Oil use in transport to fall 69% to hit UN climate pledge says Total

14 Nov 2023

Quantum Commodity Intelligence – Demand for oil in transport would need to fall more than two-thirds by 2050 from 2021 levels to keep global warming close to UN-agreed goals, according to the latest energy outlook by French energy major TotalEnergies.

Total global liquid fuels demand, including oil, biofuels and e-fuels would need to decrease to 60 million barrels per day by the middle of the century from 2021's estimated 98 million bpd to keep global warming to 1.7-1.8 degrees Celsius by 2100, it said.

Oil would make up just 17% of all energy consumption under that scenario, down from 39% in 2021, including a fall in transport demand from 51.9 million bpd in 2021 to just 16.2 million bpd by 2050.

But that would require a "wide diffusion" of decarbonisation strategies from rich countries committed to net-zero targets to the faster-growing Global South, including electrification in transport, greater cuts to coal use, and more green hydrogen, biofuels and e-fuels.

"According to demographic forecasts, the world's population will increase by 1.7 billion between now and 2050 in the Global South... The challenge will be to reconcile the energy transition with this growth in the Global South," said the report released this week.

"This transition will not happen without rich countries supporting the Global South by promoting a just energy transition (through investment, technology transfer, training, etc)," it added.

The political onus has so far been on richer countries to bear the brunt of near-term carbon-cutting goals while developing countries are expected to continue to grow fossil fuel demand under a business-as-usual scenario as population grows and living standards catch up.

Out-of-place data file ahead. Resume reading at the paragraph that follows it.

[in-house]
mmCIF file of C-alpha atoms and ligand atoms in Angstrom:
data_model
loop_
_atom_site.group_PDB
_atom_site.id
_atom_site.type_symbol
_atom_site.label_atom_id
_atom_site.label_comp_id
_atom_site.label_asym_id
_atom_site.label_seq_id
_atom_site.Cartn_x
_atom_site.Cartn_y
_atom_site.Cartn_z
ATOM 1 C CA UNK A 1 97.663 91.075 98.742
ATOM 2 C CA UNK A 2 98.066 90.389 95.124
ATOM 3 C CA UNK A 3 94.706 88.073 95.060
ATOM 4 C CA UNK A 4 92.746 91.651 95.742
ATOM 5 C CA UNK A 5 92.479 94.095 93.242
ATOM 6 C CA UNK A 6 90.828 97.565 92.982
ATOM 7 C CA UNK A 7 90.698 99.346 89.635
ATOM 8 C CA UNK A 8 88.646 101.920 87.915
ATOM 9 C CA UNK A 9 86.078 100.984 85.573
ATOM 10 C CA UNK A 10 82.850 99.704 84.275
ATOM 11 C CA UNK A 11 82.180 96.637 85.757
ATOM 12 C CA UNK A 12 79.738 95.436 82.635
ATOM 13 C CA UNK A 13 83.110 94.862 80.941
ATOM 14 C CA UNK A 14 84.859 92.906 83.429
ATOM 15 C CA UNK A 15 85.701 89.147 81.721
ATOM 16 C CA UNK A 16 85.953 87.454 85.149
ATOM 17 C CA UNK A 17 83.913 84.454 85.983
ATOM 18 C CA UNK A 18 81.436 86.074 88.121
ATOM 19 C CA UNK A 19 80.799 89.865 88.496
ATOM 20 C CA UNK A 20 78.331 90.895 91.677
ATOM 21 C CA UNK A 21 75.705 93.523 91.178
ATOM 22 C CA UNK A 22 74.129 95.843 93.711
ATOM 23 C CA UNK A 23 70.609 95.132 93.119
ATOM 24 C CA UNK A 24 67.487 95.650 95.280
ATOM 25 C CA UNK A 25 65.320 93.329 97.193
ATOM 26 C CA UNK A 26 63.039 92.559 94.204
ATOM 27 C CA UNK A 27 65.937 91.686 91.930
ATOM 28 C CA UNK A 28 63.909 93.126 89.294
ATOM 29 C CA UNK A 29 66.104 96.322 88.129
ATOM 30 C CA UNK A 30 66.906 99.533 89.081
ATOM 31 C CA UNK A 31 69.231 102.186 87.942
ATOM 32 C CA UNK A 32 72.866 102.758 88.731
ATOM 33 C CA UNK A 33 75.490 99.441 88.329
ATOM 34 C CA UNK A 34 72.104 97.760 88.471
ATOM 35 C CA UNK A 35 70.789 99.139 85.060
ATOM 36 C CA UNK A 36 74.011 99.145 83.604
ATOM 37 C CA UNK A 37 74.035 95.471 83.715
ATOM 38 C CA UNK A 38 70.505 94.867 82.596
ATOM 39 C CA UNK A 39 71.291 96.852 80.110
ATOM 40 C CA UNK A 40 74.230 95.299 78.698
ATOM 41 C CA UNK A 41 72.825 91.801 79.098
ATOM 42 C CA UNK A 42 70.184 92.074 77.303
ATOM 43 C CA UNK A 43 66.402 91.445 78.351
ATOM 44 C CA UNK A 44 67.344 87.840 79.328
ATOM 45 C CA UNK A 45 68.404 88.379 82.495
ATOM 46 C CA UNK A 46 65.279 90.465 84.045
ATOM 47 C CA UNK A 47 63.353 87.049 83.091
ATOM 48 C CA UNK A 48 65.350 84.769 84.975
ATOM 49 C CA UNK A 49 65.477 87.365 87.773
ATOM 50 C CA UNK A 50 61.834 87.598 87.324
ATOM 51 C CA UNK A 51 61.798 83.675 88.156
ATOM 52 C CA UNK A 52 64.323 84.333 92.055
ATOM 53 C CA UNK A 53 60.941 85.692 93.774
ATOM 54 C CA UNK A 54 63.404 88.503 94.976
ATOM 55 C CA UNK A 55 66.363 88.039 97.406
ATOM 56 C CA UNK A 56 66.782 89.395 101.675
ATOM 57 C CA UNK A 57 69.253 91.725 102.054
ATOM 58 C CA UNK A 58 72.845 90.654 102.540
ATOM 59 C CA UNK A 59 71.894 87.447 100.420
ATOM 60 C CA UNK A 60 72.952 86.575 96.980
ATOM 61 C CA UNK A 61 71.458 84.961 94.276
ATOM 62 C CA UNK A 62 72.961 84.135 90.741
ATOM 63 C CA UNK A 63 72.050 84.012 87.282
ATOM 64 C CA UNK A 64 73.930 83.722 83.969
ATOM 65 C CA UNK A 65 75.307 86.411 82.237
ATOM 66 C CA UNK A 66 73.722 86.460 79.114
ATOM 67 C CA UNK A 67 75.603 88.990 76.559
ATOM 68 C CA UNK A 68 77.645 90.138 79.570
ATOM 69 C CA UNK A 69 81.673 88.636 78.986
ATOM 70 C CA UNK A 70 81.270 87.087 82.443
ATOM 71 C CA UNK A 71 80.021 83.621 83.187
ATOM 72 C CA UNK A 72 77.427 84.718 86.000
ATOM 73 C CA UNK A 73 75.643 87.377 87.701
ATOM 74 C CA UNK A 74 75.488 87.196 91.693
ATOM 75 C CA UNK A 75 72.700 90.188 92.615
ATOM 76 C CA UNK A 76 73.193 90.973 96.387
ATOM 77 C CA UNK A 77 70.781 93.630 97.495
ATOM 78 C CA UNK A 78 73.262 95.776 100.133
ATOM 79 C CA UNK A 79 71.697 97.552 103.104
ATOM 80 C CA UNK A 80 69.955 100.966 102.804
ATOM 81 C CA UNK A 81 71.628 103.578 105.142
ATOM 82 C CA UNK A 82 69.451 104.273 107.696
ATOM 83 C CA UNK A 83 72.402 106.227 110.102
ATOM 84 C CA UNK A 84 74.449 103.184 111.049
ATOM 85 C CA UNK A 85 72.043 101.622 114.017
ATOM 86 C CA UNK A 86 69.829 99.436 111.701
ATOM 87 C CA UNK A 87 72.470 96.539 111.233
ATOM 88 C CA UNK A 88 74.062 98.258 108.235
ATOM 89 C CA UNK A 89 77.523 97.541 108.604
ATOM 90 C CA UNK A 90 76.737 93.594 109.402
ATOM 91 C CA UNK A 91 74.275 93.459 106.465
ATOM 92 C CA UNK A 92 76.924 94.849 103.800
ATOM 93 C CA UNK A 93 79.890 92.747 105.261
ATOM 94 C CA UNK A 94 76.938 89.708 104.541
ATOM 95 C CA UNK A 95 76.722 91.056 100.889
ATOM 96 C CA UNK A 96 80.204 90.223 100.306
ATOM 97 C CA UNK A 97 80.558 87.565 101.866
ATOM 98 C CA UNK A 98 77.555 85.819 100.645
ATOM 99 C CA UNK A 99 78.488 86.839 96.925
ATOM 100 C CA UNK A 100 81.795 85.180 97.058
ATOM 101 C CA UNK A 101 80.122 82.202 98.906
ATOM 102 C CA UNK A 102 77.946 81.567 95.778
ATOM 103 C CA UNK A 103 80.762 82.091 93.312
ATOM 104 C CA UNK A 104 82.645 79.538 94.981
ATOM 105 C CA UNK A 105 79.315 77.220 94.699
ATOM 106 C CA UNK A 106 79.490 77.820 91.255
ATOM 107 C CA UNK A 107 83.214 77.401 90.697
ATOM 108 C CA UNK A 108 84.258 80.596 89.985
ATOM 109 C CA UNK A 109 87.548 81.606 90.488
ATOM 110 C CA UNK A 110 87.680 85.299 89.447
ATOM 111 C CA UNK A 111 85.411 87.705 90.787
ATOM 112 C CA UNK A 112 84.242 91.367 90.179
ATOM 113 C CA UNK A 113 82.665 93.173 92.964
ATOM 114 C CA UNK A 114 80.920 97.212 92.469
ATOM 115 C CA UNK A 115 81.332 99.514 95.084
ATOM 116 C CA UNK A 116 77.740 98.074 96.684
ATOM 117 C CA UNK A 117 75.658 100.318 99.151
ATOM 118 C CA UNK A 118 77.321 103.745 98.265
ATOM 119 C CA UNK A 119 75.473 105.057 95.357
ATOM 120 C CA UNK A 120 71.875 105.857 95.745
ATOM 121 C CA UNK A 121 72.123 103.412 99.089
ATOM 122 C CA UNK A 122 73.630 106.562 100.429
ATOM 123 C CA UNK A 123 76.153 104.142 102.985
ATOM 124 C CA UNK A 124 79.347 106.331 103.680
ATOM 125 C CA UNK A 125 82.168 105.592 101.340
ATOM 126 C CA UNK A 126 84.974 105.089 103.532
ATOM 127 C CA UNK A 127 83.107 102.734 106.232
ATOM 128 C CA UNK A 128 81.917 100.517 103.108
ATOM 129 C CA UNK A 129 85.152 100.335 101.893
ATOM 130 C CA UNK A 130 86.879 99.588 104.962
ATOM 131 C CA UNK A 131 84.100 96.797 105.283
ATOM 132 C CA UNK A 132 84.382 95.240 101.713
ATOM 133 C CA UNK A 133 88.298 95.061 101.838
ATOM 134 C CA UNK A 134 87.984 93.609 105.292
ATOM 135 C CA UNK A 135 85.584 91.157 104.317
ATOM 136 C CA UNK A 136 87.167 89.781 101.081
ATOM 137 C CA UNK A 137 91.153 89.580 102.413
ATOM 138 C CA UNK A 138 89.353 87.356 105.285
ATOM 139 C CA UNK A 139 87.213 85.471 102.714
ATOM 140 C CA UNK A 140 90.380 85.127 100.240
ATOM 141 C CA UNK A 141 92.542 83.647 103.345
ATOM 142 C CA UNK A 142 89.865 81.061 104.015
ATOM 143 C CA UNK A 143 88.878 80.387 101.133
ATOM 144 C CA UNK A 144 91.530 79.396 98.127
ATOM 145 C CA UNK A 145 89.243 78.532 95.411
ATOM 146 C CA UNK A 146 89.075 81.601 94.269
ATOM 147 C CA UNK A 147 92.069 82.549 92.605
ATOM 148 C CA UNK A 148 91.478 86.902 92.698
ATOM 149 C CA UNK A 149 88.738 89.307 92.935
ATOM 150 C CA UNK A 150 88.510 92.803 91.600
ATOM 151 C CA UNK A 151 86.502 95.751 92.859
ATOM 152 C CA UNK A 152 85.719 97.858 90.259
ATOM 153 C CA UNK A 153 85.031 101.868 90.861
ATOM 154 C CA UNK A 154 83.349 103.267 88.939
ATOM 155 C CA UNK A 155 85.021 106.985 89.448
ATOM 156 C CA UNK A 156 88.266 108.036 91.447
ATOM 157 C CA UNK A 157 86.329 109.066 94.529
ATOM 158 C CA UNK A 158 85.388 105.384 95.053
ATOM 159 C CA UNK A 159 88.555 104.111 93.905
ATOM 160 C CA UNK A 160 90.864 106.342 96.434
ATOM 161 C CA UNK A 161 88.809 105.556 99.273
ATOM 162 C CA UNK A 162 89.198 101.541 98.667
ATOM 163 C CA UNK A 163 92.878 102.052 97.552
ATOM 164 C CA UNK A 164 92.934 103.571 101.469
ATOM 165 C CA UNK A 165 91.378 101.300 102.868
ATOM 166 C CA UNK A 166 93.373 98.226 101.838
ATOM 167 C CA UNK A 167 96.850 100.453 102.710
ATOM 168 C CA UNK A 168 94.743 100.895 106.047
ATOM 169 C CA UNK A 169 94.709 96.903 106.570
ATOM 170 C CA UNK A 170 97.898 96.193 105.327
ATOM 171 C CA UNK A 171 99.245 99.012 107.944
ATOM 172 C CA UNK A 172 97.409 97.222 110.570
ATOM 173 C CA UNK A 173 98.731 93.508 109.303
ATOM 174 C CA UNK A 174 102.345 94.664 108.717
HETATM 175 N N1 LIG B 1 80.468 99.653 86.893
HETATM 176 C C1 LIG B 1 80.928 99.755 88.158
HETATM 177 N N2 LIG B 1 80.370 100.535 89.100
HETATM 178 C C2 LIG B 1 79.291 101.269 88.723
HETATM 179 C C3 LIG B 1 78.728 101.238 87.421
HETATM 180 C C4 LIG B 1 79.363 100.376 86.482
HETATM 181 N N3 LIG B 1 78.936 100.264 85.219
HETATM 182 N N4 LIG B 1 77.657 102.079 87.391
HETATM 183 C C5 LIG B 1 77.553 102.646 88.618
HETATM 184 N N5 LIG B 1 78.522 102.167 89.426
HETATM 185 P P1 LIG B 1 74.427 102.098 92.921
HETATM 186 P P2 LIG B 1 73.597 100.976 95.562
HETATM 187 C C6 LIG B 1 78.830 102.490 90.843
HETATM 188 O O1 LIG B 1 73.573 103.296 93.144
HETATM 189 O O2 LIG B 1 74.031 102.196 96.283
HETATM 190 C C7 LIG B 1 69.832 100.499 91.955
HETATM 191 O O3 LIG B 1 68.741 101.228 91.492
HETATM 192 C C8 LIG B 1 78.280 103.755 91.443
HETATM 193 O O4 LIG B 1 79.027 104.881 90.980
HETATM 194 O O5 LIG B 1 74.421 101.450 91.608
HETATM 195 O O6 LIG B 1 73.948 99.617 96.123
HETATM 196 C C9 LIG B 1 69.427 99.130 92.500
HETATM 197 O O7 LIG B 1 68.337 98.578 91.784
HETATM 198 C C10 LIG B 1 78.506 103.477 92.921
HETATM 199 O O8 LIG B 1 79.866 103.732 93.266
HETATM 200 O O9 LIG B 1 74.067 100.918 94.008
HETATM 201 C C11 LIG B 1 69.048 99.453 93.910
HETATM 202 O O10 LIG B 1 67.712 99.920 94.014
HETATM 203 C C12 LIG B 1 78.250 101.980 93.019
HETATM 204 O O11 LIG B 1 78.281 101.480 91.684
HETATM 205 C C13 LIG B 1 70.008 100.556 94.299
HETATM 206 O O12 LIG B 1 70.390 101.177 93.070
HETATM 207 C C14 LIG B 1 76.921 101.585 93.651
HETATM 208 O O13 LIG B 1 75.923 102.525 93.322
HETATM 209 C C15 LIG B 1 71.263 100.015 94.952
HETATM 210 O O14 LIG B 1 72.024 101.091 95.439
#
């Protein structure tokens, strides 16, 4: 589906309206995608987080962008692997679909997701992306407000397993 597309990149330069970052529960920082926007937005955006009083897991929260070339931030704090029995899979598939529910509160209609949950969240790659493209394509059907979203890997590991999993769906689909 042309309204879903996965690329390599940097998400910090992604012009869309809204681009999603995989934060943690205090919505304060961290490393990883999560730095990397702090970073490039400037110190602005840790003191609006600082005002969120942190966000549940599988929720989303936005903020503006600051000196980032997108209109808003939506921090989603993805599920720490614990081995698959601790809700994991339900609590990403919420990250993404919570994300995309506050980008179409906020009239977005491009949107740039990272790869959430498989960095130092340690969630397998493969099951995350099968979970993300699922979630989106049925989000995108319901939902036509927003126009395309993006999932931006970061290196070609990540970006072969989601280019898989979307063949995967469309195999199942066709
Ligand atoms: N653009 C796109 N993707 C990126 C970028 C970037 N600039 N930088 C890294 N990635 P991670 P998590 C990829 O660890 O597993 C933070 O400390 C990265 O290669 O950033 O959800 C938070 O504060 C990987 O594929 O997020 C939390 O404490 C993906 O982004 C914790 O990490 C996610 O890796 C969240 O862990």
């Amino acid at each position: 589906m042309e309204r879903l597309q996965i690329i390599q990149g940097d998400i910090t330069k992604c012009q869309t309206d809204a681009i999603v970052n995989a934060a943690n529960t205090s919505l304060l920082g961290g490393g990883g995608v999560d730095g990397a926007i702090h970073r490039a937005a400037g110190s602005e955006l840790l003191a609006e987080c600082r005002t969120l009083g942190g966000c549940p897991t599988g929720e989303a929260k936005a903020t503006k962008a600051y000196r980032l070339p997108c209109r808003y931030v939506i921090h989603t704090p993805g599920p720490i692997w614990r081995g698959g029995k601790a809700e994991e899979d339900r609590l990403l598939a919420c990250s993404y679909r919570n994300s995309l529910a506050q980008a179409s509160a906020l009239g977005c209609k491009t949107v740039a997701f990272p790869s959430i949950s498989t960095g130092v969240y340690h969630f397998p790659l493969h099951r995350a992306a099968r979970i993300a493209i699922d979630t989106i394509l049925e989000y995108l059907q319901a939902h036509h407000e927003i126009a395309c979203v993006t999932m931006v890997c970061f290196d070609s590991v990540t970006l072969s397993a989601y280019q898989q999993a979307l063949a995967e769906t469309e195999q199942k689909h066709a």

Electrification in transport has been one of the trickier rich-country GHG-cutting methods to sell to developing ones, due to the extensive costs of infrastructure, vehicle replacement and clean power supply.


But biofuel use has gained more headway in the Global South, since it substitutes directly for fossil fuels and can be transitioned gradually, while it is also often able to be produced locally, providing benefits in energy security and to the domestic agriculture sector.

According to Total, even with greater EV penetration globally, biofuels consumption in transport would grow from 3.9 million bpd in 2021 to 9.6 million bpd in 2050 while e-fuels would increase from practically zero to 9 million bpd by the middle of the century.

With battery and fuel cell electric vehicles accounting for 80% of energy use in light vehicles and electric and hydrogen both gaining significant shares for trucks, road transport would only use 31% of biofuels and e-fuels down from 99% currently.

Instead, aviation and maritime transport would use 35% each of the total estimated 18.6 million bpd demand for biofuels and e-fuels, which would see sustainable aviation fuel make up 65% of all aircraft fuel by 2050.

But the increase in demand for e-fuels, which are derived from clean hydrogen, poses extensive challenges in scaling up and becoming cheaper.

Making enough e-methanol to power all of the world's ocean-going vessels would require as much green electricity as the entire current output, clean and dirty, of the US, said Total.